There are also low cost or free clinics, such as those run by Planned Parenthood, where you may be able to get a free or inexpensive vasectomy.
Research exists on hormonal forms of birth control for men, including a daily pill, but currently there’s no male birth control pill available for men to take. There are several reasons for this.
“Studies on a male pill started decades ago, but there were lots of hurdles. Researchers had to solve questions like how to make modes of delivery that last a long time. Another hurdle was how to define the level of sperm production that constitutes sterility, if it doesn’t go down to zero,” says Logan Nickels, PhD, research director for the Male Contraceptive Initiative.
In addition to scientific concerns, practical issues have hampered innovation and production.
“A lot of the stalling of these early studies was caused by an inability to find a pharmaceutical partner to help finance the research. Lots of pharmaceutical companies in the early 2000s didn’t want to get involved with new birth control methods because they were concerned about litigation.
“Large pharmaceutical companies moved to a business model where smaller startups do the risky stuff and they will provide financing later on. This small space isn’t at that point yet. So no products have crossed that chasm and don’t have the financing. Even so, I’m optimistic that a male pill will be produced within the next 10 years,” Nickels adds.
Nickels suggests keeping an eye on the following clinical trials on male birth control pills:
If you’re a trans man with ovaries and a uterus, you can get pregnant, even if you’re taking testosterone.
Testosterone decreases pregnancy risk but doesn’t eliminate it.
If you wish to eliminate your risk of getting pregnant, you can use various forms of birth control, such as an intrauterine device (IUD) or a female condom, or your partner can use a male condom.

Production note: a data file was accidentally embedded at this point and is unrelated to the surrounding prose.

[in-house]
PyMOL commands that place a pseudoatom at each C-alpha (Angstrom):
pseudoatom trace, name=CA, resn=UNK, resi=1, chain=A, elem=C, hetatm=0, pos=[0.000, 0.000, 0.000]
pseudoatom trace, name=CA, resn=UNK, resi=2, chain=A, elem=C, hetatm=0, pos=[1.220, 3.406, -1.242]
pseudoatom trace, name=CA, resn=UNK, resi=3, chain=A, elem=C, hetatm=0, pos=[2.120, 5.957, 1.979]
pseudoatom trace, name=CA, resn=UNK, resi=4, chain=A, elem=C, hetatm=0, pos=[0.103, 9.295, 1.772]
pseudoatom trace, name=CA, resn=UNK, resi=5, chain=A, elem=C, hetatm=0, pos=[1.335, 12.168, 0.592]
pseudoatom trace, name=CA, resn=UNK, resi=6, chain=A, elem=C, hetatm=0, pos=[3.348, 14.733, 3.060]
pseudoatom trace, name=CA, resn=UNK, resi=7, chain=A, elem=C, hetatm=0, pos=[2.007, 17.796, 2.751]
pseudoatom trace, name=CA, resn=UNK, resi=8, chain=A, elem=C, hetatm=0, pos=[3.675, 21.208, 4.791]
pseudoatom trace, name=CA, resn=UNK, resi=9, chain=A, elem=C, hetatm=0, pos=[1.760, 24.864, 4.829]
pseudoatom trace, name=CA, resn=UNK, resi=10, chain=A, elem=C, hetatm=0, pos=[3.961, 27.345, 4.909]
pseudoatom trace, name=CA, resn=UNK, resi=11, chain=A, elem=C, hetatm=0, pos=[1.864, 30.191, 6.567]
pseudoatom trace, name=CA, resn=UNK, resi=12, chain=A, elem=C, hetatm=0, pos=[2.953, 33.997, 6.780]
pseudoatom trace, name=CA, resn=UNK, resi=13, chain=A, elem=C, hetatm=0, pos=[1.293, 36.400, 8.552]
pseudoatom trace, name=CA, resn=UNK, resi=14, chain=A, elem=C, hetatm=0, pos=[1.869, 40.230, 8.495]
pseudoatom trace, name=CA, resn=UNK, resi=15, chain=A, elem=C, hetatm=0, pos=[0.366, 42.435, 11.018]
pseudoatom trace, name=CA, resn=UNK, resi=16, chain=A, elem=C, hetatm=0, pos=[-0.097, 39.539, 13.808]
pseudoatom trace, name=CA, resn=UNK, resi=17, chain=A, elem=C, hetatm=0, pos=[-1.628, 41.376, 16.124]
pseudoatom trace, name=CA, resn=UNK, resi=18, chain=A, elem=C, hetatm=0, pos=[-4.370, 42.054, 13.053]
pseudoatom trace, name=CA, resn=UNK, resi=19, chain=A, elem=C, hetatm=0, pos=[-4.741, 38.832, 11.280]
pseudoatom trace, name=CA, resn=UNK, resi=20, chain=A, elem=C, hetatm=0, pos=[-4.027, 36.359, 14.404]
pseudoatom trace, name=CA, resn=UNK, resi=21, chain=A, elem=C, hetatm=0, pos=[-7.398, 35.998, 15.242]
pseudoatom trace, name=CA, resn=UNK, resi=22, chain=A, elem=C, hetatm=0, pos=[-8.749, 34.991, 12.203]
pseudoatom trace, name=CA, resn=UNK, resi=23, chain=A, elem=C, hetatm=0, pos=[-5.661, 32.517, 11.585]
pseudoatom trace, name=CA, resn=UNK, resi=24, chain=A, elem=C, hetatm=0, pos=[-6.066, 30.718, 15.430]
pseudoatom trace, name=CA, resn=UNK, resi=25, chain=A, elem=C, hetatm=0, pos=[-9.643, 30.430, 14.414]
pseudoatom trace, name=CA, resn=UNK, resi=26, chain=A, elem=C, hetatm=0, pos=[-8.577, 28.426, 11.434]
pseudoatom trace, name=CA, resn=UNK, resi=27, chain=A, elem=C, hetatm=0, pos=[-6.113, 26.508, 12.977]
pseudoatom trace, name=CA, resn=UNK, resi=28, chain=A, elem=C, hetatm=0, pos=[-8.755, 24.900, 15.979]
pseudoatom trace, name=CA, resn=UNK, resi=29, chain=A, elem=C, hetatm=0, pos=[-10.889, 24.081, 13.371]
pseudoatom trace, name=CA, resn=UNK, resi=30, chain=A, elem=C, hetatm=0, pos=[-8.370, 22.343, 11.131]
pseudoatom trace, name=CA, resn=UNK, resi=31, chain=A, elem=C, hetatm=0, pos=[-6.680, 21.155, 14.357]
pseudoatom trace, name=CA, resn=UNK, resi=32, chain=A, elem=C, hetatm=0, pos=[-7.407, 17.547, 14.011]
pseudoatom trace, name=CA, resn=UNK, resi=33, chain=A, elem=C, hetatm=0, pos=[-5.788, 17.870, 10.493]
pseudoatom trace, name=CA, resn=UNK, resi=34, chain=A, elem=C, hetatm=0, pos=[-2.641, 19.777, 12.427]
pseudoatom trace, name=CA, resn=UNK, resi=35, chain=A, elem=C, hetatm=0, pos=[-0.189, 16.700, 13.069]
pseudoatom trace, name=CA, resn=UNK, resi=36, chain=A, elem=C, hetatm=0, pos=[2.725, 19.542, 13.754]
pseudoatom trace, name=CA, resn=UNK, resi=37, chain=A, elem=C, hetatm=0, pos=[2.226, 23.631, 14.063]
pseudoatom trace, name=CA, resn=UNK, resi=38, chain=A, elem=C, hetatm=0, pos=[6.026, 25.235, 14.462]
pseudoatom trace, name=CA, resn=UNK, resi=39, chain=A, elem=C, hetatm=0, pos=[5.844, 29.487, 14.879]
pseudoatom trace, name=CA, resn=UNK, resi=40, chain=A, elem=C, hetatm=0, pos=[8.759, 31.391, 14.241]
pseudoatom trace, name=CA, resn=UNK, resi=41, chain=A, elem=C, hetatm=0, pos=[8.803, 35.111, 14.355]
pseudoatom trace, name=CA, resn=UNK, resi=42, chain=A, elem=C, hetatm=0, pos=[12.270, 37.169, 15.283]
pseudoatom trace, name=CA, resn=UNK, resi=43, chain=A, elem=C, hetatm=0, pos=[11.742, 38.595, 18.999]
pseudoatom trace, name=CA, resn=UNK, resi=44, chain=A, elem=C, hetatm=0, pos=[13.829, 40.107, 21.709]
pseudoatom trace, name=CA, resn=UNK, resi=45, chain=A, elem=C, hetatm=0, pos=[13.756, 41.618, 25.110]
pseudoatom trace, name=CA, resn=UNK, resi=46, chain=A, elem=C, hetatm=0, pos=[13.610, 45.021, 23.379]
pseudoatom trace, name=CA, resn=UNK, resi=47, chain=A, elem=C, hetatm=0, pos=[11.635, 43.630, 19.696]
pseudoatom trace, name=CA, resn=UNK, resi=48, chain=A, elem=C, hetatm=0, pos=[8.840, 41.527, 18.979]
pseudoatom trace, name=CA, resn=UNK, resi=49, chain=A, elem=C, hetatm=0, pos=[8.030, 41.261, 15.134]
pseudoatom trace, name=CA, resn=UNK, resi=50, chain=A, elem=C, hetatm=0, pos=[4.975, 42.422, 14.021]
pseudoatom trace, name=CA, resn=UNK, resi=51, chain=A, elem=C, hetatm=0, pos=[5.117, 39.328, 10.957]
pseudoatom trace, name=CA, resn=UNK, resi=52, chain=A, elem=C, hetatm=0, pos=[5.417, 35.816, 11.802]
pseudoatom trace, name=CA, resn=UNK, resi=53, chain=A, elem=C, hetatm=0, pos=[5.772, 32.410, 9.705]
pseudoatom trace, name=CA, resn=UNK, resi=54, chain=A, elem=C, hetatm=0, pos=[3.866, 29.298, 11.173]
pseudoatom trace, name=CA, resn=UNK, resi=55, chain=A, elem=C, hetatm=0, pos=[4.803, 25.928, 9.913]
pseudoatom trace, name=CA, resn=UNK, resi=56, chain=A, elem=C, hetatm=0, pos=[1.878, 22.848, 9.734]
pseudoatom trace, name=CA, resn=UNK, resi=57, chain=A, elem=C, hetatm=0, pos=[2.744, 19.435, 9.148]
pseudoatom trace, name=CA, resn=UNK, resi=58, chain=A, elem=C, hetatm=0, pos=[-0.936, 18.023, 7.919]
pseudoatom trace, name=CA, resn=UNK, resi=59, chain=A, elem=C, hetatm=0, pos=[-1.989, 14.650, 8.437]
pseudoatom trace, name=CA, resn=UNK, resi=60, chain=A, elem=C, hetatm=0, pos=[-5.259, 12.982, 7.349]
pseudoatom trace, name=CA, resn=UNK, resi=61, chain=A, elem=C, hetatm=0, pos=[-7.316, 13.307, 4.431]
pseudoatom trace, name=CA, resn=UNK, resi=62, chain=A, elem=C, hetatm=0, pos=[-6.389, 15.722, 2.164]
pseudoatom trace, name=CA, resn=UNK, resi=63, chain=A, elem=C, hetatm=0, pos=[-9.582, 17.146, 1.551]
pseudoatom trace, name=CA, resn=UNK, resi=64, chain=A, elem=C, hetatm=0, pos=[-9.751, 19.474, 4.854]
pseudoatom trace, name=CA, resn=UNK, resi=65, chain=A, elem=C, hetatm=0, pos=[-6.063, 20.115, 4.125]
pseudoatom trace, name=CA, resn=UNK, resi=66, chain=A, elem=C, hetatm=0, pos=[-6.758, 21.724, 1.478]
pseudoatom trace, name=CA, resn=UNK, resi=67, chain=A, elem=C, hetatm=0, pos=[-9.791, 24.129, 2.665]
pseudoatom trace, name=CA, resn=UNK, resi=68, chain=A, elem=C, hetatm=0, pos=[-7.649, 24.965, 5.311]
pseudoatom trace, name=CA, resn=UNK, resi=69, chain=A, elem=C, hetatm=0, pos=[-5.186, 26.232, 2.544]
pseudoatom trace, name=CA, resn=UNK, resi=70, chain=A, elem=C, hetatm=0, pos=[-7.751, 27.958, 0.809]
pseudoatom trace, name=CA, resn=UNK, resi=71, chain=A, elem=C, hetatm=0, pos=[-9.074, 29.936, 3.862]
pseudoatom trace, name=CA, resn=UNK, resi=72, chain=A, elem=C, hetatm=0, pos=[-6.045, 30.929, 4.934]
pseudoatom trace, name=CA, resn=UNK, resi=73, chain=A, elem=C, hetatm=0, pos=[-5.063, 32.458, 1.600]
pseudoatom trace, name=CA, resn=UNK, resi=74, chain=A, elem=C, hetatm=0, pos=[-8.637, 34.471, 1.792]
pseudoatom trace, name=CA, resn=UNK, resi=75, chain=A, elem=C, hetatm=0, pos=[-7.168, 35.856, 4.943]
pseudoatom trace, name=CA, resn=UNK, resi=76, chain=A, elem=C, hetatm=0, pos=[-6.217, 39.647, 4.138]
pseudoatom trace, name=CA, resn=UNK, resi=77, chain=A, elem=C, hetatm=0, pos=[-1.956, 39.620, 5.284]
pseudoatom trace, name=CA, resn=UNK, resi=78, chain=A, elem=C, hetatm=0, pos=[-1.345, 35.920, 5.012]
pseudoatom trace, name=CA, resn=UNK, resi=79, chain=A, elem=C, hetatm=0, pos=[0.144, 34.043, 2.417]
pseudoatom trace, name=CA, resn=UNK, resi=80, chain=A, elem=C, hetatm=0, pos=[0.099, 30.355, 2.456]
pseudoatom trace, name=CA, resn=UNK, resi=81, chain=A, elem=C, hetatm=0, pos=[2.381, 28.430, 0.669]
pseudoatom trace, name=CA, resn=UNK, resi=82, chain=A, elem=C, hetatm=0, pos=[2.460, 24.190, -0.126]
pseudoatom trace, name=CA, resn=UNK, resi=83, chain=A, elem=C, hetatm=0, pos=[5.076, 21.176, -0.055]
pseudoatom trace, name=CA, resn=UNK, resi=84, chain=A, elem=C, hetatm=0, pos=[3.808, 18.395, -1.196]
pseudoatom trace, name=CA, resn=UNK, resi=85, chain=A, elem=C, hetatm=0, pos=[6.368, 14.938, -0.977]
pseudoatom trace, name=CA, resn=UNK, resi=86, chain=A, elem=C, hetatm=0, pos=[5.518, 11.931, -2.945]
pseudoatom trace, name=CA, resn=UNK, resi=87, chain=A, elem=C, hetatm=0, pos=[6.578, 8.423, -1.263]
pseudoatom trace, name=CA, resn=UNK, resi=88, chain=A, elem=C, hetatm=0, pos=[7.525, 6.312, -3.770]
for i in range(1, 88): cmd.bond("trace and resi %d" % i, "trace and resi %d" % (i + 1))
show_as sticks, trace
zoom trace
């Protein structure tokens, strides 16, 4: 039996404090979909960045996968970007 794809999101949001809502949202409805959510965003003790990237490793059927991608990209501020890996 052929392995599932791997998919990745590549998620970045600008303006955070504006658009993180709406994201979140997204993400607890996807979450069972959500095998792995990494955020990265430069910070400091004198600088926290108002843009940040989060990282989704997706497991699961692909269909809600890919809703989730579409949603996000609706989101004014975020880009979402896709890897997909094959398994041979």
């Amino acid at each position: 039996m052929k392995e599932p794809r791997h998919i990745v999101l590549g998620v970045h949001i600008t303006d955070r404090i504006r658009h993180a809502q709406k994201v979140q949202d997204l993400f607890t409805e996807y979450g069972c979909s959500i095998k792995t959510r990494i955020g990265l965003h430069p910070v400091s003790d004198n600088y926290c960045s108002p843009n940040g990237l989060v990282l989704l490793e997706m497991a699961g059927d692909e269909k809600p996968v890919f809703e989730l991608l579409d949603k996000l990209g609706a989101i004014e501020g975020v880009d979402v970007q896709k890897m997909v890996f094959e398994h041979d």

It can be challenging to find a doctor who understands the needs and concerns you may have about reproductive health. It’s not unusual for trans men and trans women to face discrimination in healthcare settings. To find a medical professional you can trust, try searching these databases:
Just as women have, men will gravitate toward different forms of birth control once enough options are available.
“Many men say they want a daily pill, but that may be because it’s what they’re familiar with, based on the current birth control type used by many women,” says Nickels.
Other male birth control options currently being studied include:
Currently, the only male birth control options are condoms and vasectomy. Men can also use behaviors, such as outercourse, to reduce the risk of pregnancy.
No male birth control pill is currently available. Research is being done on male birth control options such as a daily pill, an injected nonhormonal gel, and a topical hormonal gel.
Last medically reviewed on June 1, 2021
Our experts continually monitor the health and wellness space, and we update our articles when new information becomes available.
Current Version
Jun 1, 2021
Written By
Corey Whelan
Edited By
Debbie Nurmi
Medically Reviewed By
Kevin Martinez, MD
Copy Edited By
Jill Campbell